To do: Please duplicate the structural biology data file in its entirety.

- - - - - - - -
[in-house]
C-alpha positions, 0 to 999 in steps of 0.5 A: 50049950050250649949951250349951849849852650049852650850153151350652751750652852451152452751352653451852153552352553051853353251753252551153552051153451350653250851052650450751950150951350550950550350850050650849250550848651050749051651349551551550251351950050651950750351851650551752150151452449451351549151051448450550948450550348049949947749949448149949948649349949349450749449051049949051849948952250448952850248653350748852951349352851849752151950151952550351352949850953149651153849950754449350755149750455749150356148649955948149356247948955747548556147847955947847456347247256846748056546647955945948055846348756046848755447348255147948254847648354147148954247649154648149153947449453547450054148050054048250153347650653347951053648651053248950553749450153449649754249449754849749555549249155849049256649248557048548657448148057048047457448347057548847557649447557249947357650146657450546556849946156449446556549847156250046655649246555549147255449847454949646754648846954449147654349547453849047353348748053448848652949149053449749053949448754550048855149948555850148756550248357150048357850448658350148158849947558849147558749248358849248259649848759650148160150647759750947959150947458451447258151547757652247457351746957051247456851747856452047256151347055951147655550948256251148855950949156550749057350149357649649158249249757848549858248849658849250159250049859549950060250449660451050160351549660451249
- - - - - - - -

[in-house]
C-alpha positions, 0 to 999 in steps of 0.5 A: 50049950050250649949951250349951849849852650049852650850153151350652751750652852451152452751352653451852153552352553051853353251753252551153552051153451350653250851052650450751950150951350550950550350850050650849250550848651050749051651349551551550251351950050651950750351851650551752150151452449451351549151051448450550948450550348049949947749949448149949948649349949349450749449051049949051849948952250448952850248653350748852951349352851849752151950151952550351352949850953149651153849950754449350755149750455749150356148649955948149356247948955747548556147847955947847456347247256846748056546647955945948055846348756046848755447348255147948254847648354147148954247649154648149153947449453547450054148050054048250153347650653347951053648651053248950553749450153449649754249449754849749555549249155849049256649248557048548657448148057048047457448347057548847557649447557249947357650146657450546556849946156449446556549847156250046655649246555549147255449847454949646754648846954449147654349547453849047353348748053448848652949149053449749053949448754550048855149948555850148756550248357150048357850448658350148158849947558849147558749248358849248259649848759650148160150647759750947959150947458451447258151547757652247457351746957051247456851747856452047256151347055951147655550948256251148855950949156550749057350149357649649158249249757848549858248849658849250159250049859549950060250449660451050160351549660451249